You might say, “What’s the harm?” Or, “Who cares? Let people work with who they want,” but while harmless and unplanned at first, the network gap creates major challenges in society and business that many don’t seem to understand — or choose to ignore. For society, the gap leads to an economic divide between races, poverty, crime, and racism. For business, it perpetuates homogeneous teams and leads to poor outcomes in recruiting, retention, and revenue.
But as conditions ripen for change, there’s light at the end of this tunnel. Here’s why the time has never been better to do the right thing and seize the opportunity of a century by creating a representative workforce:
• Remote work: All talent markets are free game with COVID-19 obliterating the excuse that you’re confined to the demographic of your immediate surroundings.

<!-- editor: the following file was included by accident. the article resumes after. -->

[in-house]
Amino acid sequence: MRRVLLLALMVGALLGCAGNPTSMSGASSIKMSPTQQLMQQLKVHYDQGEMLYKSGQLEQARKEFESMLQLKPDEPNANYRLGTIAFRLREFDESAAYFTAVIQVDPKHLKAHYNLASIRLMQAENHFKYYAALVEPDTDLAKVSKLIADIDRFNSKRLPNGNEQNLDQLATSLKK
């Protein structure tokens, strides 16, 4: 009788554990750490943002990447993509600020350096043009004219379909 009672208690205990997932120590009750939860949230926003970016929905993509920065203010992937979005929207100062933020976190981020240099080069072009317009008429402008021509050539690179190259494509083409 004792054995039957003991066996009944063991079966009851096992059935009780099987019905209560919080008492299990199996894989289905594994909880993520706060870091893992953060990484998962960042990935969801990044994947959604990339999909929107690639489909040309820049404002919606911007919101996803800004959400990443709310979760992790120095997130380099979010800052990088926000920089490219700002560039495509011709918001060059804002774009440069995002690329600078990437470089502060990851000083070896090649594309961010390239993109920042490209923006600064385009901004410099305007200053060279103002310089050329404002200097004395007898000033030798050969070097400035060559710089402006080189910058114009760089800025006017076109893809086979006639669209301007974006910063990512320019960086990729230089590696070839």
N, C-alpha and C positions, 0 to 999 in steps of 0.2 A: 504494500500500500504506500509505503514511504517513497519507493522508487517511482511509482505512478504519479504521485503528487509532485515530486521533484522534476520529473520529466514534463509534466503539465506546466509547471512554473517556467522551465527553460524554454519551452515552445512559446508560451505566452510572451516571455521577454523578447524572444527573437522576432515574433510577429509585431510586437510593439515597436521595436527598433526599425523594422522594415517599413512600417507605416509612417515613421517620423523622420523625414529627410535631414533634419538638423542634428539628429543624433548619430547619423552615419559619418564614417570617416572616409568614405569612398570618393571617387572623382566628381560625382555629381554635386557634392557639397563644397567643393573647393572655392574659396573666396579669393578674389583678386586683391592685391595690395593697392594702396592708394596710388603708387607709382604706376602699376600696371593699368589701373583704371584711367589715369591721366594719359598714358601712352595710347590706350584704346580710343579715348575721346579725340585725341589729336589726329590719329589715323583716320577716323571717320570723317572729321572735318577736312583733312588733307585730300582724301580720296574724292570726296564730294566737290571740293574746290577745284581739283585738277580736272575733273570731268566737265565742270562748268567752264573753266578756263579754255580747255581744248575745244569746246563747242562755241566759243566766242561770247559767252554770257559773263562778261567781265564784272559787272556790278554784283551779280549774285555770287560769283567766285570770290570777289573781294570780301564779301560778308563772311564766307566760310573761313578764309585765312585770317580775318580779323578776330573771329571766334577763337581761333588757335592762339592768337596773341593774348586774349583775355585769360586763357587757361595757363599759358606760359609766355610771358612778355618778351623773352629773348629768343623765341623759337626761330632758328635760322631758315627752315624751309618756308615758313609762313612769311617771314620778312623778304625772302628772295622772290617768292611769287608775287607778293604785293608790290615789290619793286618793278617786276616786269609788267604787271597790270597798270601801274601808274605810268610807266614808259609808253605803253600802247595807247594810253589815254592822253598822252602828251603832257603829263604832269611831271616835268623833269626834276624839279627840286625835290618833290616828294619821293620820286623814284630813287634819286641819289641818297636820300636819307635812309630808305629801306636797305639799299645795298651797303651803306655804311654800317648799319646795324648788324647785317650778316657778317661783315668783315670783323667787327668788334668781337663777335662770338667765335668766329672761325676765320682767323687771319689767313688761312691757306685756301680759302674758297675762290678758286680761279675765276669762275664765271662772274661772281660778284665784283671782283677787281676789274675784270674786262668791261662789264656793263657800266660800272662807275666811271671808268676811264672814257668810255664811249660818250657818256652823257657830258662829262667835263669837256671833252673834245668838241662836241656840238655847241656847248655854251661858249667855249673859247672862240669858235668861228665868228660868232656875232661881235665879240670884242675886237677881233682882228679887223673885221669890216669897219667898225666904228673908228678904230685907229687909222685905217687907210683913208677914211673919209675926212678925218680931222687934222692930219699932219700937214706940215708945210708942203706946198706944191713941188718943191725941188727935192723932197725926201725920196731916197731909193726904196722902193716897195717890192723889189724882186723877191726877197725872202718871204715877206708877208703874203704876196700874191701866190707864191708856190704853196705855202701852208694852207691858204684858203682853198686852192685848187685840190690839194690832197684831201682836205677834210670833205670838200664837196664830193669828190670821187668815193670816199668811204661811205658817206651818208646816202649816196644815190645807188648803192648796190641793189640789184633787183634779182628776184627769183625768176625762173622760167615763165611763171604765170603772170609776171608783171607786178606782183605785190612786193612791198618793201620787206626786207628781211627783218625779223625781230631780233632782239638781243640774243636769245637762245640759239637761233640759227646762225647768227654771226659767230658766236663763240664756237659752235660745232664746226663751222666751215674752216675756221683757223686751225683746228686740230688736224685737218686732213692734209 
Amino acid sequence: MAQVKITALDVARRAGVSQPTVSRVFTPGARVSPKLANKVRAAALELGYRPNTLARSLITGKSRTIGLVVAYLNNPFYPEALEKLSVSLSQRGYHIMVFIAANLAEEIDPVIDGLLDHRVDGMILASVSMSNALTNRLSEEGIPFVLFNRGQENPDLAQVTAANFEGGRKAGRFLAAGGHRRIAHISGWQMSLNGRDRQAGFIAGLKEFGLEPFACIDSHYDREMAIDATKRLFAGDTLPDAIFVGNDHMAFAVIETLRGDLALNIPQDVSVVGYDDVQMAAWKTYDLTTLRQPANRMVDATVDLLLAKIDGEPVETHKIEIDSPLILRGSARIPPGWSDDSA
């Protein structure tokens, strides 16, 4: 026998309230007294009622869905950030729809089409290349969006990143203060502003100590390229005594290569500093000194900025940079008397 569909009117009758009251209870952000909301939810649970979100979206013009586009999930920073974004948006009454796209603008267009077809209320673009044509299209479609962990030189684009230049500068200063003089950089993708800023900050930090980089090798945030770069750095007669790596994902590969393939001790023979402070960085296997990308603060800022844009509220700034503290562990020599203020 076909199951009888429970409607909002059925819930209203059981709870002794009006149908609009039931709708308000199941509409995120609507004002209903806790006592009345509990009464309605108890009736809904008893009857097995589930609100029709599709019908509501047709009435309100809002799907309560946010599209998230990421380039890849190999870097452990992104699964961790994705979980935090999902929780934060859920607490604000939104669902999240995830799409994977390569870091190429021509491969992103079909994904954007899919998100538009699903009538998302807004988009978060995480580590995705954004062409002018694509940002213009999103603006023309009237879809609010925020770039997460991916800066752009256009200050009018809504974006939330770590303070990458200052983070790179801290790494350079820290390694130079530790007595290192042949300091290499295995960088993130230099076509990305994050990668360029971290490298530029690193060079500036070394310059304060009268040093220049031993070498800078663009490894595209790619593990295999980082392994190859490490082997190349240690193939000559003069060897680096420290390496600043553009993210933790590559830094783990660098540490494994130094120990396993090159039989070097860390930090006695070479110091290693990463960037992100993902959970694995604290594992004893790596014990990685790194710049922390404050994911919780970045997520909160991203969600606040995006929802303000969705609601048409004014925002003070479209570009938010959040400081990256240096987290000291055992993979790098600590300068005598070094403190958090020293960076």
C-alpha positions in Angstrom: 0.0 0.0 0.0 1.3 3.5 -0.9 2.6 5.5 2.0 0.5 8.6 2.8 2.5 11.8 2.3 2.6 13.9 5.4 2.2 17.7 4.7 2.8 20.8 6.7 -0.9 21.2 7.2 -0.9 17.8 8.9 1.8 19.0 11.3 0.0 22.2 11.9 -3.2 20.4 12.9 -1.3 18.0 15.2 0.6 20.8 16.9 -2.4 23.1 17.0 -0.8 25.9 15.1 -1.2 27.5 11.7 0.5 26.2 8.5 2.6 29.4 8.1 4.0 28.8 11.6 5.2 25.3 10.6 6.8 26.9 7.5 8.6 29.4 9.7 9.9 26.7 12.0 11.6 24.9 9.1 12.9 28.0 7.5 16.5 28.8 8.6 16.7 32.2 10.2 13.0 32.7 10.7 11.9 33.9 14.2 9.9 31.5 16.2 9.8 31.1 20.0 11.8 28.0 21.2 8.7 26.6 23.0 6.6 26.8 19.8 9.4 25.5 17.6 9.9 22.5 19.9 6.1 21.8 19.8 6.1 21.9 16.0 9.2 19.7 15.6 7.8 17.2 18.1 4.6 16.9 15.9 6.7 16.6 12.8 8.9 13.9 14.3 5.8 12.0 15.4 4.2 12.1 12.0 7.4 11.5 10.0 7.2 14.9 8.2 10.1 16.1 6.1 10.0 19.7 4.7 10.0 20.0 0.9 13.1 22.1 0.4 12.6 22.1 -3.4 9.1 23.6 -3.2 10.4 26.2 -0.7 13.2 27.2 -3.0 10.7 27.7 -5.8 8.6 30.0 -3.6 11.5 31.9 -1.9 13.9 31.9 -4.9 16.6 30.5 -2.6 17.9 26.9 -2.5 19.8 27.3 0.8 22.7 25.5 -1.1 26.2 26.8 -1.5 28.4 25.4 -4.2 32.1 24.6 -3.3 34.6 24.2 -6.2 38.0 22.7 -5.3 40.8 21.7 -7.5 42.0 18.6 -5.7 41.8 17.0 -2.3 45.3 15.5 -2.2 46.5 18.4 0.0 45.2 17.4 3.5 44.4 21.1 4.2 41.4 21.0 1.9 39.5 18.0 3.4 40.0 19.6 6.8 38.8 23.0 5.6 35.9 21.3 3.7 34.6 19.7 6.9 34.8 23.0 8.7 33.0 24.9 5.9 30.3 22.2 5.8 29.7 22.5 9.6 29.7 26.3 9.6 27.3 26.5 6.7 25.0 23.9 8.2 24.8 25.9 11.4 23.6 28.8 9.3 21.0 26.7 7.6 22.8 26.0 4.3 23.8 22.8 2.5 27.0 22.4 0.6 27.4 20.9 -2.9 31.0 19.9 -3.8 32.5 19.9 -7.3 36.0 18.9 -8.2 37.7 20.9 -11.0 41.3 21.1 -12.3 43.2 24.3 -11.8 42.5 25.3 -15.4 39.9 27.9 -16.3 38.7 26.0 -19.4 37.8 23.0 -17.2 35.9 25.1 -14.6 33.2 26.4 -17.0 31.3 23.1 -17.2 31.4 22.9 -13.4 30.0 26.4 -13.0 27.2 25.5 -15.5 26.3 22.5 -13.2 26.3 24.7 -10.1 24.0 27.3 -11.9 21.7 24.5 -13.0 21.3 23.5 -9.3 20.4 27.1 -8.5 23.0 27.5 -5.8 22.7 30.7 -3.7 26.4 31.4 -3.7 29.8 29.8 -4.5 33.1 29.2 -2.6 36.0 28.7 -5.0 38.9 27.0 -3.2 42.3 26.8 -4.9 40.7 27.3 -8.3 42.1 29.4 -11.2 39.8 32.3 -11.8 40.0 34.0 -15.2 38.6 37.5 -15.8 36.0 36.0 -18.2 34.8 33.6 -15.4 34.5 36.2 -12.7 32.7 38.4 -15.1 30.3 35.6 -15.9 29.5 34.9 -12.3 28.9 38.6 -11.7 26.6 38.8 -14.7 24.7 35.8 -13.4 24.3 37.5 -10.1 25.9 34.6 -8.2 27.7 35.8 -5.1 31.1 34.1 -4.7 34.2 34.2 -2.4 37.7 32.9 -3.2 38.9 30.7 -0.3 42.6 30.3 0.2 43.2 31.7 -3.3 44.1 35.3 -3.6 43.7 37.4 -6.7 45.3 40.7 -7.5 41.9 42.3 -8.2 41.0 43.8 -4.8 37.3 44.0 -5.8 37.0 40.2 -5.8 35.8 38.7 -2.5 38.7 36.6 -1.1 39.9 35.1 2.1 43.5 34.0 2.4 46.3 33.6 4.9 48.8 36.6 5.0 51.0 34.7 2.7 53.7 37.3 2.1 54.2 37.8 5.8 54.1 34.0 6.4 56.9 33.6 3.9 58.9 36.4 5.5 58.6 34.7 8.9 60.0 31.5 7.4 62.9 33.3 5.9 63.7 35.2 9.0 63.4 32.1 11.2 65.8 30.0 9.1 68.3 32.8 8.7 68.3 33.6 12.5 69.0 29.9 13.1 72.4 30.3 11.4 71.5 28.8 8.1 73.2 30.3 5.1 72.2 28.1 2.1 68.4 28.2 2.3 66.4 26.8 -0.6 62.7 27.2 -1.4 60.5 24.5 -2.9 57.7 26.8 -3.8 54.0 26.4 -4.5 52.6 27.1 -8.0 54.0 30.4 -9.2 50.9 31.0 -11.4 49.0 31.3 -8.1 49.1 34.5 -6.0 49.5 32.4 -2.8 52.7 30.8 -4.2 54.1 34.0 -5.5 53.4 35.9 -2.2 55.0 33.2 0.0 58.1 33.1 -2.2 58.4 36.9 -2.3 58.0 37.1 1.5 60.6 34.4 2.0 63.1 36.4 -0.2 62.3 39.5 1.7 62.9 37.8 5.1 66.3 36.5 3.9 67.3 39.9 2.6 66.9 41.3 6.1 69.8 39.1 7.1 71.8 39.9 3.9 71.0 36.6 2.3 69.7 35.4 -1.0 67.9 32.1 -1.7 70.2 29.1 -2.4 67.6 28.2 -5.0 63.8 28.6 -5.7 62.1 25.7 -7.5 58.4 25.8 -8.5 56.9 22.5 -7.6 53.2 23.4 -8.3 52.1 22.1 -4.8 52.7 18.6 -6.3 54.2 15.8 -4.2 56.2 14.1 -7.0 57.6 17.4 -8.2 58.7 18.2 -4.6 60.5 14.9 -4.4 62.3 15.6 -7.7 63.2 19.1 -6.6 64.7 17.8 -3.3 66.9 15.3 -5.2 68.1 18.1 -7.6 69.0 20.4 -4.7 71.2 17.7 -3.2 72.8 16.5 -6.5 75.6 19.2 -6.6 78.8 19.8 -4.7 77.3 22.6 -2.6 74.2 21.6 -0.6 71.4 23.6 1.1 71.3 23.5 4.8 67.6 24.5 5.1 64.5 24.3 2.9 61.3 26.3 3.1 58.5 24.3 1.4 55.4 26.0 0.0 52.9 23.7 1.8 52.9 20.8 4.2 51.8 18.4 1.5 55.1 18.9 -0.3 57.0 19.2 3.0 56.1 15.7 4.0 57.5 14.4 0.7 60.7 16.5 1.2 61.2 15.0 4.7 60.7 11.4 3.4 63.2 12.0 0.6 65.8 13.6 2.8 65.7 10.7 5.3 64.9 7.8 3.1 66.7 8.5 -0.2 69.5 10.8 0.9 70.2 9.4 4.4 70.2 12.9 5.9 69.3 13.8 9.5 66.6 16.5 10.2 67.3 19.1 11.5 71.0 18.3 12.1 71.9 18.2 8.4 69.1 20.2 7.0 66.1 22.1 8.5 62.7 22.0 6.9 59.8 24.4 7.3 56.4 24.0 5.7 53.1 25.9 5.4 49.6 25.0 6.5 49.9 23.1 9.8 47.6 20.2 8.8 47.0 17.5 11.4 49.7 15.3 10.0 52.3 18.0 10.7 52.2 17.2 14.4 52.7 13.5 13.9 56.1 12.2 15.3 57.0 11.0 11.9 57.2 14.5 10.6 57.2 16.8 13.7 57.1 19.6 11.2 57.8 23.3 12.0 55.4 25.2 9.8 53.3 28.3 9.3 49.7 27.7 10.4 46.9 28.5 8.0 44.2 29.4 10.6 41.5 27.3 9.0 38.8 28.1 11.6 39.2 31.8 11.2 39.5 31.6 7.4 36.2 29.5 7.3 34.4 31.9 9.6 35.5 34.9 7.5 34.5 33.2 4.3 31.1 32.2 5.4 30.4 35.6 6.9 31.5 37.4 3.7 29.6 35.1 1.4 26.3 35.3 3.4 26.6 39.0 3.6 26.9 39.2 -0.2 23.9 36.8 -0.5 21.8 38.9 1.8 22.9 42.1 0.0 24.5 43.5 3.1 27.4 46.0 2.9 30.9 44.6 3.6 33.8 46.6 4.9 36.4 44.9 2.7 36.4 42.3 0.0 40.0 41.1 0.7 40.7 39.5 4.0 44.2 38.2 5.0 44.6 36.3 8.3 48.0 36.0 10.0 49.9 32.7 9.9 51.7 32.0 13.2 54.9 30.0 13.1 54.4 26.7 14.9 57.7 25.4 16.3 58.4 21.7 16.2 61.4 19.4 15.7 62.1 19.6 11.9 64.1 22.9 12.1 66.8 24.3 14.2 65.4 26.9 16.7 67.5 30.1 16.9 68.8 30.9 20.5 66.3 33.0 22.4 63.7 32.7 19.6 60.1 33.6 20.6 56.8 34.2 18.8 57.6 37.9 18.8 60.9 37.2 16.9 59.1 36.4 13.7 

• More underrepresented talent: Black and Latino talent has been disproportionately affected by unemployment, meaning there are more candidates available than ever.
• Backlogs in hiring: If your company has laid off employees or frozen hiring, there’s a good chance it will have a large quantity of jobs to fill at the end of the year.
• Momentum for equality: Through current events, businesses and individuals have never been more unified in their call for representation in the workforce.
While no one has all the answers and it will be a continual effort companies need to make, I offer five steps brave business leaders can start taking today to create a representative workforce and take advantage of the awesome opportunity in front of them.
1. Know where you stand.
Before taking any other step, you need to understand what the current demographics of your leadership team, employees, and pipeline are. I suggest comparing these numbers to the talent pool that’s available to you. For companies with remote employees, you should be comparing your numbers to national statistics. There’s a host of candidates in new markets just waiting to be found.
2. Mobilize employee resource groups (ERGs).